To see why this behemoth of socialist economic redistribution is inherently unsustainable, consider Figure 1. It reports the balance between benefits and revenue in Social Security, but does it in a way that you usually don’t see. Before we get to the technical details, we need a quick rundown of the finances of the system:
- In 2019, Social Security paid out $888 billion in benefits;
- That same year the system took in just over $770 billion in so-called social insurance receipts (taxes);
- This was the tenth year in a row that Social Security has paid out more in benefits than the program has received from taxpayers;
- The structural imbalance in the system has emerged slowly, being covered by repeated tax hikes.
This last point is crucial. Starting in 1950, the annual average growth rates have shifted from positive to negative – and the shift coincides with Congress breaking with its otherwise biannual habit of raising Social Security taxes. Behold the annual growth rates, averaged per decade:
From 1950 to 1990, Congress raised the Social Security tax 20 times. On average, for 40 years every newly elected Congress passed one increase in the tax. When they were done the rate was six times higher than when they started.
During this era of tax hikes, revenue consistently outpaced benefits. When Congress shifted foot to regulatory changes to the program – getting stingier with benefits – the growth rate in outlays stayed moderate, but not enough for revenue to keep pace. The imbalance is staggering: in the past ten years Social Security has received a total of $6,189 billion in revenue, but the program has paid out $7,161 billion in benefits. That is a cumulative deficit of $972 billion.
This is not a new problem, although it has been exacerbated by the welfare-state caused slowdown in GDP growth. Personal income, the tax base for Social Security, grows very closely in tandem with GDP; when GDP growth is low, so is growth in Social Security tax revenue. But the problem itself is built into the entitlement program and centered around the personal-income growth imbalance I explained in my book Ending the Welfare State, and again briefly in my fifth article on structural spending reforms.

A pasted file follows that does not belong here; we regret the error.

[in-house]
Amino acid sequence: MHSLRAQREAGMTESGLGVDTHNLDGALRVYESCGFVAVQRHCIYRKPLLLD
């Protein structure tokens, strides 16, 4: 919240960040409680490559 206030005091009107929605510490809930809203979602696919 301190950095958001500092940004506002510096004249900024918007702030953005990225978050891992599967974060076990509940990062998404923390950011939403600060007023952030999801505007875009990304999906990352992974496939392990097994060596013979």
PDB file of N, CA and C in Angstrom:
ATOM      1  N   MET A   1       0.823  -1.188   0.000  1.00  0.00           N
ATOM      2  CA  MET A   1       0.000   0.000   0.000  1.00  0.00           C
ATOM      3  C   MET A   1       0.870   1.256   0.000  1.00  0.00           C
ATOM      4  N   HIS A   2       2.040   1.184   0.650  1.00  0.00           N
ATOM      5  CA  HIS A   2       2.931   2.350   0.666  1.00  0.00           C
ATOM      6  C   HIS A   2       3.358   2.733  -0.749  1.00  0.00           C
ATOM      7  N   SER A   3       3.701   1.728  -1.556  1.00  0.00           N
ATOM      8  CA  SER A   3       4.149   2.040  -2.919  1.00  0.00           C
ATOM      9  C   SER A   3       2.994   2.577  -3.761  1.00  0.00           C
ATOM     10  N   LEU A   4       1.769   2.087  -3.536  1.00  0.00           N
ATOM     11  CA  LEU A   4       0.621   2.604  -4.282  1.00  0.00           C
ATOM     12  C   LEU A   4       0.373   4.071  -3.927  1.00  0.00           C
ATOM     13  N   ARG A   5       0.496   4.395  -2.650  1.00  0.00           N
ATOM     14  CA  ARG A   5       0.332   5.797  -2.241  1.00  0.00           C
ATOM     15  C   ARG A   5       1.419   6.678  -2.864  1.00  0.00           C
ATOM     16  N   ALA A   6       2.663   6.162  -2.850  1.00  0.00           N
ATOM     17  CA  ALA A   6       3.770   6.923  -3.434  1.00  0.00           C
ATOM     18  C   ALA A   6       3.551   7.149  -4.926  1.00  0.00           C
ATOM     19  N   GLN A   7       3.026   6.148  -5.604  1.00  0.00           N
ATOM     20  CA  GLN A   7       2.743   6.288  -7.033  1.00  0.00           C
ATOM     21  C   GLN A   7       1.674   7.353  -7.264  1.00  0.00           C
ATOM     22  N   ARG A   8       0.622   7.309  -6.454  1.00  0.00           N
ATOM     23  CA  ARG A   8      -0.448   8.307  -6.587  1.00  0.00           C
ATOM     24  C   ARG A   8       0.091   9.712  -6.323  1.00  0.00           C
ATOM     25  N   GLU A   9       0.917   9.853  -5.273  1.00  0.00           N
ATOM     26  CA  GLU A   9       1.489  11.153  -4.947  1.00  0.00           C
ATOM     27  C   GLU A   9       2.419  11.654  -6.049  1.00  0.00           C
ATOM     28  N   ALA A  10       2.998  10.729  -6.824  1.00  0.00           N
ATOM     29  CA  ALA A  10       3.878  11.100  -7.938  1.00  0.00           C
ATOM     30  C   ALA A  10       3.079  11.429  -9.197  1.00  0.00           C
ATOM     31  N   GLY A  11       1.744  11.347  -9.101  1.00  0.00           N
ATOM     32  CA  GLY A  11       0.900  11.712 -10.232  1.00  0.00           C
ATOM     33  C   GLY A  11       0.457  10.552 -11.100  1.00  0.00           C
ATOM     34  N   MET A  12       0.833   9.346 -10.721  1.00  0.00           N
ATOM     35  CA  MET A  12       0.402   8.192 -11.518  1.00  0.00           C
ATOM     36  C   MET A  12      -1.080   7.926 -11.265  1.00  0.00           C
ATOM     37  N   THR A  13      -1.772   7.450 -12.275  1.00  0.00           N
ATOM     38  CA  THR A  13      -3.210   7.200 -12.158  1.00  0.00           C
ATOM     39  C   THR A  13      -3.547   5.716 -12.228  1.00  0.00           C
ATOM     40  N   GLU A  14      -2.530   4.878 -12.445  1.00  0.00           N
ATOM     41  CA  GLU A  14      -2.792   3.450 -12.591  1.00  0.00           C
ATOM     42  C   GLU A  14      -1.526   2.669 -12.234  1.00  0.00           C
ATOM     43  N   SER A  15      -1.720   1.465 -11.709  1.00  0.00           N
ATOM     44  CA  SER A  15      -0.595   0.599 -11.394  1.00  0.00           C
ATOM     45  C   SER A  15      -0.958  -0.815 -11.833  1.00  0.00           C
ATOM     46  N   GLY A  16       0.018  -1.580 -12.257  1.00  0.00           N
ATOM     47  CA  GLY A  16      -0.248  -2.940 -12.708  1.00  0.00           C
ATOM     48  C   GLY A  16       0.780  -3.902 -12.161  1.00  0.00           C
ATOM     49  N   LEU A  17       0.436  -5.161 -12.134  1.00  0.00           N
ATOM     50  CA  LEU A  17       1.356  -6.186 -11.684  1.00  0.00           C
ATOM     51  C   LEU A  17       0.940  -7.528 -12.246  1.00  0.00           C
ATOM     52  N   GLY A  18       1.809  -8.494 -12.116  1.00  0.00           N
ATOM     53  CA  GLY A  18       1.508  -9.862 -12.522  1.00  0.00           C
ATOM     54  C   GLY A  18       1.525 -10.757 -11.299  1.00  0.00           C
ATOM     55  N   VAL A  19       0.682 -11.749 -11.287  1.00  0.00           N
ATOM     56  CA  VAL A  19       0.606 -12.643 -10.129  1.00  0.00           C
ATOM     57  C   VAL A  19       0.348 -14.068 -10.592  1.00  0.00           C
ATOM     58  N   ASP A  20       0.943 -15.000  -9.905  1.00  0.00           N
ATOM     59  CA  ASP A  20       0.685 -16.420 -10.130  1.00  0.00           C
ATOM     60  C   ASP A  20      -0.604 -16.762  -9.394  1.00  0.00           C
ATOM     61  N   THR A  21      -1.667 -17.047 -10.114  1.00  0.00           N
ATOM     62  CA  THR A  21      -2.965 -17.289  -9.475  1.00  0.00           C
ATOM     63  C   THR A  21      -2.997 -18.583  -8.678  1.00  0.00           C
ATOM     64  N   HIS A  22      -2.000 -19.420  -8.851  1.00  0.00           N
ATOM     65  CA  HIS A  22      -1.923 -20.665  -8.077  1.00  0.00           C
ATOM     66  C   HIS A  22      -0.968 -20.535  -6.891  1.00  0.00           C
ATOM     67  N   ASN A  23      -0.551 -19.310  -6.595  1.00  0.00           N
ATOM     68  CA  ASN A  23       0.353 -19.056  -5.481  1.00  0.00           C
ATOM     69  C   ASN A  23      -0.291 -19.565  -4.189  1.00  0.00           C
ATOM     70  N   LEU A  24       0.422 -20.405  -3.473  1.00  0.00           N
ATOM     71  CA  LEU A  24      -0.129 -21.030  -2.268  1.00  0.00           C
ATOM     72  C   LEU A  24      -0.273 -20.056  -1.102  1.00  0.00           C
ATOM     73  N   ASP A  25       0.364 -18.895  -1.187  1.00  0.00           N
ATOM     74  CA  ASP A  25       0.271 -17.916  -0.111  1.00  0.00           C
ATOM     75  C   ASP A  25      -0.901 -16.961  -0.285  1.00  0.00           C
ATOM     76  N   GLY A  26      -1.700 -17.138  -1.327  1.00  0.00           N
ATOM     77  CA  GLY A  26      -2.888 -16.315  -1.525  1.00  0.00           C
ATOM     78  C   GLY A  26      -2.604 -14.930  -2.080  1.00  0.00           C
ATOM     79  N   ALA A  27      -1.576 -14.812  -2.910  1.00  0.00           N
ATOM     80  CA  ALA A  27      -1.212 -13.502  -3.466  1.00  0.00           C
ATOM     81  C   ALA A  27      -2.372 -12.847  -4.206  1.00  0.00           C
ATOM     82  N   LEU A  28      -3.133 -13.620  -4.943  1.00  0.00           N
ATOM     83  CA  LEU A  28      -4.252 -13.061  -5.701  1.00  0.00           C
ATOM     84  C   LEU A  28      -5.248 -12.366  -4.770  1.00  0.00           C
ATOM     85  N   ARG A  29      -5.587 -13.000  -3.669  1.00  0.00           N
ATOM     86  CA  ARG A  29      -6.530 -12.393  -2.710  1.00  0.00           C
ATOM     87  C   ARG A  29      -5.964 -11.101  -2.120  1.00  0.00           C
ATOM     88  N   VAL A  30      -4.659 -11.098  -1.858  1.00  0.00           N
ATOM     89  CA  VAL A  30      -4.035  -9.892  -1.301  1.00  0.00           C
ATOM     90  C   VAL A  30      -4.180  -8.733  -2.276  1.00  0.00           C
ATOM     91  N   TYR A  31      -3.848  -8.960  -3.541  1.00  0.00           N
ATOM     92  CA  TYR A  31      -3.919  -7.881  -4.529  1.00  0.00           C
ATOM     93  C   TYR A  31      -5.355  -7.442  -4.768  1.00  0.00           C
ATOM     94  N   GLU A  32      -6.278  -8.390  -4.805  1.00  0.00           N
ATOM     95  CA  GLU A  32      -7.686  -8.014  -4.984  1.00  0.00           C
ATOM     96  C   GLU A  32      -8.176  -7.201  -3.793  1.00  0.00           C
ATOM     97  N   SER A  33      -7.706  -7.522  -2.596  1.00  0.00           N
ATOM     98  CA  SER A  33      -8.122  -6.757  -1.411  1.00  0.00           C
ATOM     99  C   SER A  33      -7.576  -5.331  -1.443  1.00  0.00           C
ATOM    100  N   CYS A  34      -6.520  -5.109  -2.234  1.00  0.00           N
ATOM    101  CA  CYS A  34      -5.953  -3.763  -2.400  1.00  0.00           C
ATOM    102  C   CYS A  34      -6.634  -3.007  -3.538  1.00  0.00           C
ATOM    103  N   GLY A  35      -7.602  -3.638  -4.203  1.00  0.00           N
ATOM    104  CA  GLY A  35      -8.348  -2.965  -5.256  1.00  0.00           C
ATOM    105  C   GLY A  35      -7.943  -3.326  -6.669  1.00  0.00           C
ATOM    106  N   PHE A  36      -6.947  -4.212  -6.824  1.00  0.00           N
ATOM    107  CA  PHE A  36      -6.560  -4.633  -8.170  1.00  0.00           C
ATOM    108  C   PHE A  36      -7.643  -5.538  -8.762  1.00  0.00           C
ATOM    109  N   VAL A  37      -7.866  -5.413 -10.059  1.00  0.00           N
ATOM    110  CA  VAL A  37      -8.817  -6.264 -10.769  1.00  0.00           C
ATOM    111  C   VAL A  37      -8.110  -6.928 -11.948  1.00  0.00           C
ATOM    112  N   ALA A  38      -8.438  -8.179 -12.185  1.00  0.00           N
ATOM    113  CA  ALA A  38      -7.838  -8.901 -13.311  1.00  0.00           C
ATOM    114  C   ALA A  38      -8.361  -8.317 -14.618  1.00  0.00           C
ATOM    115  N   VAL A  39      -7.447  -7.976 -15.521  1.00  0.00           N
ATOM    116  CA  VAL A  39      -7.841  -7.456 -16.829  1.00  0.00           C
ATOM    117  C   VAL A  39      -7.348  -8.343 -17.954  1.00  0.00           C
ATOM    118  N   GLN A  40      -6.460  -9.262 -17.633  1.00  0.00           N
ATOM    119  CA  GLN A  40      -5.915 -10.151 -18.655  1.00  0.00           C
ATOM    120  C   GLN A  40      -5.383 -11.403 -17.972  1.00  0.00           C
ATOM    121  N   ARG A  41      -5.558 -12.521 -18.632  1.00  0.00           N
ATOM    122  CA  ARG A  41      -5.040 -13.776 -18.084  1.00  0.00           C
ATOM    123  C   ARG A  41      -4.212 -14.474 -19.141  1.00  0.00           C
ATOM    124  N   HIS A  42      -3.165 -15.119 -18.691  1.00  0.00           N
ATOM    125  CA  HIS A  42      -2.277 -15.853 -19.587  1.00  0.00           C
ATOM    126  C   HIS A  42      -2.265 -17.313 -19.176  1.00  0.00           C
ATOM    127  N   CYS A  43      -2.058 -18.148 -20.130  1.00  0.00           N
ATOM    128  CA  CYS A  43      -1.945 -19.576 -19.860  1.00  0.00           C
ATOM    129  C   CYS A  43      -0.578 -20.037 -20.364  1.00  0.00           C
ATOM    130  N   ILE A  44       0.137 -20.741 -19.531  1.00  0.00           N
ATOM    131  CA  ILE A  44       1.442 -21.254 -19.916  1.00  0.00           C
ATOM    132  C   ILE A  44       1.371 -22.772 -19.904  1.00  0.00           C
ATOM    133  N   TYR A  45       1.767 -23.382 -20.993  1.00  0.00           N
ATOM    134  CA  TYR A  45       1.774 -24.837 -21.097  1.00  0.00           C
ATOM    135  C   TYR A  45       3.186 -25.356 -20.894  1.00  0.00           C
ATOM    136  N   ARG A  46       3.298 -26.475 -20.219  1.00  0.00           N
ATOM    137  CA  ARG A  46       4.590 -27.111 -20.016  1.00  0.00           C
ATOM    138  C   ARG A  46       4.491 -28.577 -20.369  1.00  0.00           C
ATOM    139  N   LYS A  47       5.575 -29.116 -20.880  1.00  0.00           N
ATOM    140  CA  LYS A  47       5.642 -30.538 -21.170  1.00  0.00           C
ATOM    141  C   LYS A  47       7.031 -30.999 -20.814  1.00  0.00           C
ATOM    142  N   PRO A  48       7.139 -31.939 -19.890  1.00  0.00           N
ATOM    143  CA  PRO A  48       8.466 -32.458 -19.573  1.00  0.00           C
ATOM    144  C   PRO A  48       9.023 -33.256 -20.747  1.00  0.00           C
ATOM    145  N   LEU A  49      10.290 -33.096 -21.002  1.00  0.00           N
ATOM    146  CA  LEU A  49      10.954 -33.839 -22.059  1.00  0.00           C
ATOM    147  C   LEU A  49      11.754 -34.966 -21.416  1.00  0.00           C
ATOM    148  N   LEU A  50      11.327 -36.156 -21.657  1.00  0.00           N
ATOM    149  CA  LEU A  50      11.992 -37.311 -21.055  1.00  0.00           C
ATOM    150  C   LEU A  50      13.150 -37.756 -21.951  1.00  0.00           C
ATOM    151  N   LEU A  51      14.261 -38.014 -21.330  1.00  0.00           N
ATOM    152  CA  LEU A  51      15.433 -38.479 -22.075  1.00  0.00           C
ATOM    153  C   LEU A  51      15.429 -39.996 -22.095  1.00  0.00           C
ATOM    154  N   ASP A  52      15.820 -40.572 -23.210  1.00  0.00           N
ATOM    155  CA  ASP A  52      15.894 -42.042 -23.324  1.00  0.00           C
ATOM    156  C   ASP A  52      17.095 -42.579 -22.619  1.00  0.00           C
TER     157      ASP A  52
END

It is also visible in the long-term growth trends of benefits and tax revenue; Figure 1 reports those trends from a common starting point, namely $100. In other words, the red function explains how $100 worth of benefits as grown, according to the actual growth rate of benefits payments. The blue function is a similar representation of revenue from the Social Security tax:
By 2019, benefits had grown 3.3 times faster, since 1950, than revenue had. Social Security currently only has about $87 to pay for $100 worth of benefits.
Medicare is an even more conspicuous example. While Social Security is nominally constructed to pay its own bills (in reality it isn’t, so it doesn’t) the Medicare design is not even based on the pretense that premiums are supposed to fund the program. According to Figure 2, Medicare relies heavily on non-premium revenue in order to even keep together at the seams. The black function reports the share of program outlays that goes toward health-care benefits (currently more than 99 percent) while the red function tells us what share of total program revenue that comes from premiums (a quarter to the dollar in 2019). The comparison is a striking testament to the redistributive design of the program: benefits are not supposed to be paid for by beneficiaries, but by the general taxpayer population. Behold:
Now, here is the trillion-dollar budget deficit question: what happens to a program like Medicare when the growth in tax revenue slows down as a result of long-term economic stagnation? Correct: people still expect the same benefits, and more people will expect those benefits, as many programs are designed for the benefit of poor citizens.
With more people depending more on the welfare state, and fewer people paying less in taxes, what can possibly go wrong?